- Arts + Culture
Watch the future get created (with beer and pizza) at the Hack/Reduce Kickoff Hackathon. The nonprofit Hack/Reduce is a so-called “big data clubhouse” for developers, data scientists and the like who want to lead the way into the future of technology, and its principals are going to see how far they can get with this all-day hackathon, a programming orgy with beer, pizza and — of course — large-scale computer cluster, data sets and workspace provided in the company’s “amazing space” in the old Kendall Boiler & Tank Building. There will also be workshops. The future starts at 9 a.m. Saturday at Hack/Reduce, 275 Third St., Kendall Square. (Okay, this event, which is intended to create “cool Big Data analytics applications that run on a Hadoop cluster” isn’t for everyone, which you can tell from the number of phrases in quotation marks. But aren’t you glad to know it’s happening?)
Be relieved to love “Urinetown” at Cambridge Rindge & Latin School. The high school’s fall musicals are always top-notch, giving value far beyond the $5 ticket price, and they generally sell out. This year’s choice of “Urinetown” is inspired — one of the best musicals of the Oughts and a leader of a welcome revisionist trend (you get a sense of the satirical intent from the name of the opening song: “Too Much Exposition”) that was the genre’s best chance of winning over haters, along with romps such as “Bat Boy,” “Avenue Q” and “The Drowsy Chaperone.” This send-up of big musicals such as “Les Miserables,” set in a future when there are no private toilets, shows at 2 and 7 p.m. Saturday and 2 p.m. Sunday at the Fitzgerald Theatre, 459 Broadway.
Hey, did someone mention “The Drowsy Chaperone”? This meta-musical is showing this weekend at 8 p.m. Saturday in the Stratton Student Center at the Massachusetts Institute of Technology, 84 Massachusetts Ave., for $15 general admission, $6 for students of the institute or Wellesley College or $10 for institute faculty, staff and affiliates. The blurb for the show from the university’s Musical Theatre Guild: “If you’ve ever sat in a dark theatre and thought, ‘Dear Lord in heaven, please let it be good,’ this is the show for you!”
See (and hear) a grand champion crowned at the A Capella Armageddon. College a capella never went away, but with the film “Pitch Perfect” bringing in $59 million in U.S. box office alone, this might be the year the A Capella Armageddon slips into full car-tipping riot mode. The showdown of 10 university singing groups brings a prize of 25 hours in a recording studio, but it’s not like these ur-Gleeks ever needed an excuse to bust out their most elaborate “Rolling in the Deep” covers. Taking part this year: the Chorallaries from the Massachusetts Institute of Technology; Tufts University’s sQ!; Boston College’s Heightsman and The Bostonians; Boston University’s Allegrettos and Chordially Yours; Brandeis’ Voicemale; the Northeastern’s Treble on Huntington and Unisons; the University of Massachusetts at Amherst’s Doo Wop Shop.The competition takes place from 1 to 4 p.m. at The Middle East, 472-480 Massachusetts Ave., Central Square. Tickets are $10 in advance or $15 at the door.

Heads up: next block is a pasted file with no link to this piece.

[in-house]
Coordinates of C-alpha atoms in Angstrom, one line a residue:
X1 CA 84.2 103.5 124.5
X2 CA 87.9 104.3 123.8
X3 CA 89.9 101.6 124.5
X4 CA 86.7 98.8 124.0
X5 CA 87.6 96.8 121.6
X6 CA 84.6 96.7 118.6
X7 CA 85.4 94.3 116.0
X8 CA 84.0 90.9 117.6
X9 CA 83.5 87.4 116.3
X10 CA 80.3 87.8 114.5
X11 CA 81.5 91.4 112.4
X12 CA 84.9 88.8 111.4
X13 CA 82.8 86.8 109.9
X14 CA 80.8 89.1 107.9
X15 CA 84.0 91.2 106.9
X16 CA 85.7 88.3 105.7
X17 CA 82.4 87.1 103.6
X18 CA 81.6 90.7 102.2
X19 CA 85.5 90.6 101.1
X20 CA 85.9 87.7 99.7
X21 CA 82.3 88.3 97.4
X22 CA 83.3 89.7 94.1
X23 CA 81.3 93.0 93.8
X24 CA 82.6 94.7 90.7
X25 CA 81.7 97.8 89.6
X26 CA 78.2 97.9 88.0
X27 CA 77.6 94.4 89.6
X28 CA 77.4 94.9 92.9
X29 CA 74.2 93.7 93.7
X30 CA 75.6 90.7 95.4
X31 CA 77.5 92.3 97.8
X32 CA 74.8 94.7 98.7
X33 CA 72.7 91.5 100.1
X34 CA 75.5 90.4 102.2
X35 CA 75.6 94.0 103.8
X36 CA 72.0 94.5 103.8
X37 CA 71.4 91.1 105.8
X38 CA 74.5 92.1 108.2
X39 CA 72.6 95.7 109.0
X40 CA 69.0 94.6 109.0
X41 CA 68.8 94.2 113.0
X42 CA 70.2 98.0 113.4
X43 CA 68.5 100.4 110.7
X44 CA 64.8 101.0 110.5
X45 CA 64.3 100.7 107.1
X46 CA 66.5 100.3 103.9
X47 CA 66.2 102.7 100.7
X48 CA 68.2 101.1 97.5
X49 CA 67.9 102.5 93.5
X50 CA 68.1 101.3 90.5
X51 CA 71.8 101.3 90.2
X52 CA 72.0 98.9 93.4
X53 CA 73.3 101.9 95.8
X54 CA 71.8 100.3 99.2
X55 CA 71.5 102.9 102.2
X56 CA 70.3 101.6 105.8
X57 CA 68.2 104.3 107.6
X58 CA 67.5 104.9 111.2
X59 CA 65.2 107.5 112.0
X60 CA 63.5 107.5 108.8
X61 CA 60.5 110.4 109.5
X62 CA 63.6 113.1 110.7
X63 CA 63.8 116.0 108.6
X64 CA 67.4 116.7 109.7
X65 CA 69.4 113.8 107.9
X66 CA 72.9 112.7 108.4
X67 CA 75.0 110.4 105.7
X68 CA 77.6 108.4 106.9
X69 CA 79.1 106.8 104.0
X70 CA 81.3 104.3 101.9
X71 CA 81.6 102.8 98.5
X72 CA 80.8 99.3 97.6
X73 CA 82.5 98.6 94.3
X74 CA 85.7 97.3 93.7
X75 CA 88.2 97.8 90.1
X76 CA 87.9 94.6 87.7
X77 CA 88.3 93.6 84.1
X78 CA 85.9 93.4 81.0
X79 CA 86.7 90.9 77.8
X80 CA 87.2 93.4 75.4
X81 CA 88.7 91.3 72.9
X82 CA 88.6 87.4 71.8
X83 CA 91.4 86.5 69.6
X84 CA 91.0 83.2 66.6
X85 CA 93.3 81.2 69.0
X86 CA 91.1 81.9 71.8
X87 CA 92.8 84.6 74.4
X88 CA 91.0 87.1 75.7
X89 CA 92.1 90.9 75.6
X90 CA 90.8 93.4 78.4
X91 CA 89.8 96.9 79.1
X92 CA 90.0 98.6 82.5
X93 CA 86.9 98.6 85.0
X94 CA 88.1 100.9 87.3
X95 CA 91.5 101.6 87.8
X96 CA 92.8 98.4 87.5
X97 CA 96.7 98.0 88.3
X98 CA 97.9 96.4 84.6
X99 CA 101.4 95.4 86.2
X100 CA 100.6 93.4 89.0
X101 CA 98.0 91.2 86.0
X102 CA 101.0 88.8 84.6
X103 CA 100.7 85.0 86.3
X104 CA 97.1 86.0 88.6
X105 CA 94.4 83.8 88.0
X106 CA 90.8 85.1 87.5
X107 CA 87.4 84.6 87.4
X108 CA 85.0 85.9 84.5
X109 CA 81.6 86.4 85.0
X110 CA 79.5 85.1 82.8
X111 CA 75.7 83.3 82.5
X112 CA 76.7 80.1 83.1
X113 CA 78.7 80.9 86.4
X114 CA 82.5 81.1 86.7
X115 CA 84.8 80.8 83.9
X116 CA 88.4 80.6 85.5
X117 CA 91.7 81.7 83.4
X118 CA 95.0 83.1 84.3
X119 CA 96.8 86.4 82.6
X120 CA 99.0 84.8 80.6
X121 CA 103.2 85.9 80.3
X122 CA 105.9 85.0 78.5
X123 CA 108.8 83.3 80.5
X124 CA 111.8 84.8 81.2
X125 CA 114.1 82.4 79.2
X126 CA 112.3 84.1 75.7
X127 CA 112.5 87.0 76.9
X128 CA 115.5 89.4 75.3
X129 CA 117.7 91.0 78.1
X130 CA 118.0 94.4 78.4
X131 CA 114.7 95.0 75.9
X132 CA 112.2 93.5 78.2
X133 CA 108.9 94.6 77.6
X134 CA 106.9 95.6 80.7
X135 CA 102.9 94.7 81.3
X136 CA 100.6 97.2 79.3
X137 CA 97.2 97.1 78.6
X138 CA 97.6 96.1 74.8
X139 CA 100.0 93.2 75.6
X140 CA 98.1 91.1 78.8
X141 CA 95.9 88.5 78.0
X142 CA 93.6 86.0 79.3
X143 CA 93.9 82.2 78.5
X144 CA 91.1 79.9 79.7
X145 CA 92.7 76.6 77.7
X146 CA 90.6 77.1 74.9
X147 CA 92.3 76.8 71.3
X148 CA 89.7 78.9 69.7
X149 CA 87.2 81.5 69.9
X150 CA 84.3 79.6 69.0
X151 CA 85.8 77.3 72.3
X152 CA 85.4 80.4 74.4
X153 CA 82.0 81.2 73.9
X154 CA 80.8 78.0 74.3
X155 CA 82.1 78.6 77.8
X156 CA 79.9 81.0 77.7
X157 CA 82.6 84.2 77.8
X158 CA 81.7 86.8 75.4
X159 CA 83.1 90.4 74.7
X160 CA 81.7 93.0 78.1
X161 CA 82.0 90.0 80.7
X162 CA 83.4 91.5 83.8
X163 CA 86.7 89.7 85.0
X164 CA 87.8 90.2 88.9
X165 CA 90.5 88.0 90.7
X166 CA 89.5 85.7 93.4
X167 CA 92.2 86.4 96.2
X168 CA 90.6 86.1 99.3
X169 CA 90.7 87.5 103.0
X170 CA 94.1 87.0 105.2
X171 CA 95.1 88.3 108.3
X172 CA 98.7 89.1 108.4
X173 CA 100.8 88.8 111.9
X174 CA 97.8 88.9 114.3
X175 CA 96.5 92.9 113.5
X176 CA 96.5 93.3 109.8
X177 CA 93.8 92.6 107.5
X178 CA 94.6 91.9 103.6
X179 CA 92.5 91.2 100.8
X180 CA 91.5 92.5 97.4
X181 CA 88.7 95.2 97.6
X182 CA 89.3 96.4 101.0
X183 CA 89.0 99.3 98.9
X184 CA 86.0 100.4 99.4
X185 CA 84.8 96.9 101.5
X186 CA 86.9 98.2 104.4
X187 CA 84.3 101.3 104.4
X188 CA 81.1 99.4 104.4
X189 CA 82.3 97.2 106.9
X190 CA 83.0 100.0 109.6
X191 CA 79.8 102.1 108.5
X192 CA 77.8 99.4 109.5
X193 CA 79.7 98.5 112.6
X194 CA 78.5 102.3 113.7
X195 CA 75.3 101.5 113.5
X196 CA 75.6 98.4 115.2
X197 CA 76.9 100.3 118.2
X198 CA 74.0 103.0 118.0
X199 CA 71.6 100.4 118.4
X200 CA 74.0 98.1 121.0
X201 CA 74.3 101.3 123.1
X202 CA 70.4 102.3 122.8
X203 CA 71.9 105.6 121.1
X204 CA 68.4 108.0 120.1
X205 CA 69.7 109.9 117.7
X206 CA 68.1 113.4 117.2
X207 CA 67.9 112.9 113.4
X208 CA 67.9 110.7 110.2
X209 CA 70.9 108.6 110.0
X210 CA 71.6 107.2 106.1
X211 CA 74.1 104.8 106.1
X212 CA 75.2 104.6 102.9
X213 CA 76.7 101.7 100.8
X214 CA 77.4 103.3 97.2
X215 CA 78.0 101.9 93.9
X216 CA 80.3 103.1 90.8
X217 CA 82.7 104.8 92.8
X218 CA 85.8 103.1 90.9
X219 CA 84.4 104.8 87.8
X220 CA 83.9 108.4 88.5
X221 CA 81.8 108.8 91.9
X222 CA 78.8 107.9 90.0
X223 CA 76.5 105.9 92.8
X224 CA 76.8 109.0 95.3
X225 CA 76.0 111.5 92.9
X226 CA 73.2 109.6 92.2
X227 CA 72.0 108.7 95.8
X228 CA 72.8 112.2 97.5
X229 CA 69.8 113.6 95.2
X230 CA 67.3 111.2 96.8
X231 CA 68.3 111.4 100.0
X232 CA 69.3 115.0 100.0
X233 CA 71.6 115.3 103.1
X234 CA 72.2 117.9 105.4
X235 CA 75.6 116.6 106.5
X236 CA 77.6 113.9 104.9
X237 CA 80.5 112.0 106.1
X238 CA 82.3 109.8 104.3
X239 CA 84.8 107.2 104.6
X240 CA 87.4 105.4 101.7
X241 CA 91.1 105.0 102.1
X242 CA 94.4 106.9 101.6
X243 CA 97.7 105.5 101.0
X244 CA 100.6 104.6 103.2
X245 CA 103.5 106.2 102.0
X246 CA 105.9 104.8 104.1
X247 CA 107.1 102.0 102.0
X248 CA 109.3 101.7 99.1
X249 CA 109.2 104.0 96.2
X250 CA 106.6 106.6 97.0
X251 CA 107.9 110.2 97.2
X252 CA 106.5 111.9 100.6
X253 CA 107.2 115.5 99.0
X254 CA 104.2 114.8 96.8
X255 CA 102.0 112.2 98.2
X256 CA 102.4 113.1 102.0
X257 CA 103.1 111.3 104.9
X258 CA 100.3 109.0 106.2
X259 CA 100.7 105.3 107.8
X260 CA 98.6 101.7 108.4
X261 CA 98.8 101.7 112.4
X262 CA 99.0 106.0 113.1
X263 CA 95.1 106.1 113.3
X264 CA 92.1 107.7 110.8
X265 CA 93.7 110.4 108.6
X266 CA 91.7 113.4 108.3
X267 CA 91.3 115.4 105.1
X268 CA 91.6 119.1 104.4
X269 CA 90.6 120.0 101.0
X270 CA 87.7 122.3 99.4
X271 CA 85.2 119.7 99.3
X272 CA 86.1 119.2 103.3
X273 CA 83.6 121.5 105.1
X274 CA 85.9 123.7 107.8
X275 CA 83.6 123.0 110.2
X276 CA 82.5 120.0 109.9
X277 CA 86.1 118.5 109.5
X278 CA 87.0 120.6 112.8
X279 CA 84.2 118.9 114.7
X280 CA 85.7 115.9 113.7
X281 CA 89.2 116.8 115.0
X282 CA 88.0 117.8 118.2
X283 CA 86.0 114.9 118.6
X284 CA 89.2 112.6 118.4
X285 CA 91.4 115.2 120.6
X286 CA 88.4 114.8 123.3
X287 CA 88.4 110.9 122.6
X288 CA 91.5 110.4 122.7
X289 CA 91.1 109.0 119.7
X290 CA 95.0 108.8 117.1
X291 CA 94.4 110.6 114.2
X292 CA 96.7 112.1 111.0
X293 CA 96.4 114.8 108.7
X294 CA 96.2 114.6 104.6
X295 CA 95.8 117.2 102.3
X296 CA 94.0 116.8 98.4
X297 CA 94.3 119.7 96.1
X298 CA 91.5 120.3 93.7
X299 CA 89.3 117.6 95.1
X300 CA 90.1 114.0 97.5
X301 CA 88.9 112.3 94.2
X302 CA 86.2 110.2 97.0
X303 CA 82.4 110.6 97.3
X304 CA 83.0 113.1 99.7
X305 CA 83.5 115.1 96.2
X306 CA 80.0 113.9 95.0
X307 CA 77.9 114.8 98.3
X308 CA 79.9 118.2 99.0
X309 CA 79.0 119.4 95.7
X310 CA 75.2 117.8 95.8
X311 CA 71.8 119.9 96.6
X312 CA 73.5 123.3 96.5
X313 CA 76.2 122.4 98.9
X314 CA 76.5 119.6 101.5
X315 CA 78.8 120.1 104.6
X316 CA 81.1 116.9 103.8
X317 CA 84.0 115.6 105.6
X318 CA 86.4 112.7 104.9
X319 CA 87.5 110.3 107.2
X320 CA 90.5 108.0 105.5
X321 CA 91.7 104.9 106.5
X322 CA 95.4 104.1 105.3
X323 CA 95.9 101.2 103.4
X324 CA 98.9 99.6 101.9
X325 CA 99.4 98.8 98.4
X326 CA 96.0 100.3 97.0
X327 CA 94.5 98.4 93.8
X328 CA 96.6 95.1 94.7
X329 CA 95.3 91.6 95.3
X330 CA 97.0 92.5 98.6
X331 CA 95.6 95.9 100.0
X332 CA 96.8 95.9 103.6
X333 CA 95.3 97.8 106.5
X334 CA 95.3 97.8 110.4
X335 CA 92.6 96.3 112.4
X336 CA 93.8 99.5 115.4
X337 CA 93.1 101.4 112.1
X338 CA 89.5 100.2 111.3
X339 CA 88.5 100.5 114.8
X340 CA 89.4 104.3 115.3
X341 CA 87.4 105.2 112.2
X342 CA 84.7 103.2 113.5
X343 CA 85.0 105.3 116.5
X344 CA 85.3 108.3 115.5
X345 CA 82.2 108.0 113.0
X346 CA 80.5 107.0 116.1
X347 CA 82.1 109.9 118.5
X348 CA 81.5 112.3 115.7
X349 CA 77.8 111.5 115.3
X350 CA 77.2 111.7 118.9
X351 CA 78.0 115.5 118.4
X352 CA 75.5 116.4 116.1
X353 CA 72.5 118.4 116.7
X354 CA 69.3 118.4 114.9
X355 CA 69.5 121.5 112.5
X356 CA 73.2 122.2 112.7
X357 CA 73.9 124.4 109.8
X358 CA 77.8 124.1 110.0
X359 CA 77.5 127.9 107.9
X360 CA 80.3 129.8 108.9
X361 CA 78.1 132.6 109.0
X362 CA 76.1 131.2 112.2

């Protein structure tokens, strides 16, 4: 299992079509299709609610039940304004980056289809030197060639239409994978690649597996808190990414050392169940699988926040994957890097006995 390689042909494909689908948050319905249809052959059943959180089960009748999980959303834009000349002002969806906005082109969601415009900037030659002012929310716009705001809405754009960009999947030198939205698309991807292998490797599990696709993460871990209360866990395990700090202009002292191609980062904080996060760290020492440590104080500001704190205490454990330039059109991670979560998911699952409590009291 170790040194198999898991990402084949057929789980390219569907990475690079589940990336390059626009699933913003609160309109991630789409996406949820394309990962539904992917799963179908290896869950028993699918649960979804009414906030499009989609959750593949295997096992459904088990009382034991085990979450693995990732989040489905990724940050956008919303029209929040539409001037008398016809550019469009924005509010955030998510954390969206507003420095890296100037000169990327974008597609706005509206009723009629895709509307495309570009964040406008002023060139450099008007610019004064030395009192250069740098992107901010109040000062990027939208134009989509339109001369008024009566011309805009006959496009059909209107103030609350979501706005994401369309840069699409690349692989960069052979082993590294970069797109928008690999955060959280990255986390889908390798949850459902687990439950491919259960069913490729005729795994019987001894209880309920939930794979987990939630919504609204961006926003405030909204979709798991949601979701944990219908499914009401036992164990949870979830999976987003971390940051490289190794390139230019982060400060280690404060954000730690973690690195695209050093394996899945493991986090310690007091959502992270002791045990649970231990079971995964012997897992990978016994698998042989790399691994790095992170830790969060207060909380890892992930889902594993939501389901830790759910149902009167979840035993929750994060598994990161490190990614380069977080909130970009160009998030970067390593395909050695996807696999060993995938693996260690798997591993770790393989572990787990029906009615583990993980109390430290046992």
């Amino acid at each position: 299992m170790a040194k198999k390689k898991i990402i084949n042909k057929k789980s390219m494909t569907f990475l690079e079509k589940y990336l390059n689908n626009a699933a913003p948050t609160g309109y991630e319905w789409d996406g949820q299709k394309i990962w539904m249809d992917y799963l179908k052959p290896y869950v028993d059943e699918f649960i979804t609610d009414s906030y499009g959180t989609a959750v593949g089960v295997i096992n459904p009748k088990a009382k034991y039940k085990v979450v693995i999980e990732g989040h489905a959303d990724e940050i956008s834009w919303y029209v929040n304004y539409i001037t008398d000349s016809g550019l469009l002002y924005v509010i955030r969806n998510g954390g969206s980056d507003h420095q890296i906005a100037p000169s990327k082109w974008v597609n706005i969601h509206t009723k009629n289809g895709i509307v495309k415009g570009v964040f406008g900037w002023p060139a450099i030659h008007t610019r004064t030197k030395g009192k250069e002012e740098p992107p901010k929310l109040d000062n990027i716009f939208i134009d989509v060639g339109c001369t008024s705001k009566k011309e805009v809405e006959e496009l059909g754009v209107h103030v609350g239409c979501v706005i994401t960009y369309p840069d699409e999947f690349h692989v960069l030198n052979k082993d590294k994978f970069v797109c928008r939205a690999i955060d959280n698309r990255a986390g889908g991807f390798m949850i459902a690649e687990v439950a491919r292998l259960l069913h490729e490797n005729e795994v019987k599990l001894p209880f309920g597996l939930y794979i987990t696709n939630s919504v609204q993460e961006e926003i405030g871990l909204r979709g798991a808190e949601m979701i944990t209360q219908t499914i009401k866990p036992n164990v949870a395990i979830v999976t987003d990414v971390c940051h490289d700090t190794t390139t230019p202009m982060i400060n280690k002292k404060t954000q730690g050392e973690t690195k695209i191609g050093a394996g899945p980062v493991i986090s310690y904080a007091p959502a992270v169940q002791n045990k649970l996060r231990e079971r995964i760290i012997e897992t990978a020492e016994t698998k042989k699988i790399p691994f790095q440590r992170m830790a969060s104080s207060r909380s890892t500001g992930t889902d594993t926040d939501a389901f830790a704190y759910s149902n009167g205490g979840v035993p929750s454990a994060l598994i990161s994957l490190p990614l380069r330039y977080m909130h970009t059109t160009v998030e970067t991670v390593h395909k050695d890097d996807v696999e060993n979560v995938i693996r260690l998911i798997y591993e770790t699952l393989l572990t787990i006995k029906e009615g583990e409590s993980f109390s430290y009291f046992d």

Eat your fill at the Unknown Calzone Dethrone at Dante. RSVP fast! This is the sixth annual cookoff for Dante, which has been through such stalwarts of Italian cuisine as sausage and ravioli, named a chili champ and finally, finally, finally gotten around to gathering area chefs to see who makes the best calzones. The competitors are to include Harvest’s Mary Dumont, Catalyst’s Anthony Mazzotta, ArtBar’s Brian Dandro as well as Jamie Bissonnette, Anthony Caturano, Evan Deluty, Louis DiBiccari, Jason Santos, Dan Raia, Brian Anderson, Colin Lynch, John Rush, Matthew Morello, and Josh Ziskin and Dante’s own Dante de Magistris, all cooking meat, poultry, seafood or vegetable calzones from 2 to 5 p.m. Sunday. Entry is $20. The event is outdoors, rain or shine. Dante is at 40 Edwin H. Land Blvd., East Cambridge, by the Lechmere stop on the MBTA green line. For information, call (617) 497-4200.
Hear Ronald Reagan jam and laugh with Evan O’Television and Mehran Kaghani at Toad. Ronald Reagan is “Boston’s premier 80s pop saxophone duo” and so good they’re opening for Amanda Palmer on her tour — including the three-night stand ending Saturday at the Paradise in Boston. At 9 p.m. Sunday it ramps down again, playing at tiny Toad in Porter Square, and it’s bringing two of the region’s best art and comedy talents: Evan O’Television, whose split-second comic timing, technology and self-reflective, Gen X angst has made him famous for arguing with himself via TV (he was called “the funniest one-man — and two-man — show” at the New York International Fringe Festival); and Mehran Khagani, voted best comedian in the 2010 Boston Phoenix readers’ poll and only recently returned to the stage. (Just to make this all circular, he went to high school with Palmer.) The phrase most associated with Khaghani, or at least the most publicly quotable, is that he specializes in the “charming presentation of the obscene and absurd.” Toad is at 1912 Massachusetts Ave., Porter Square.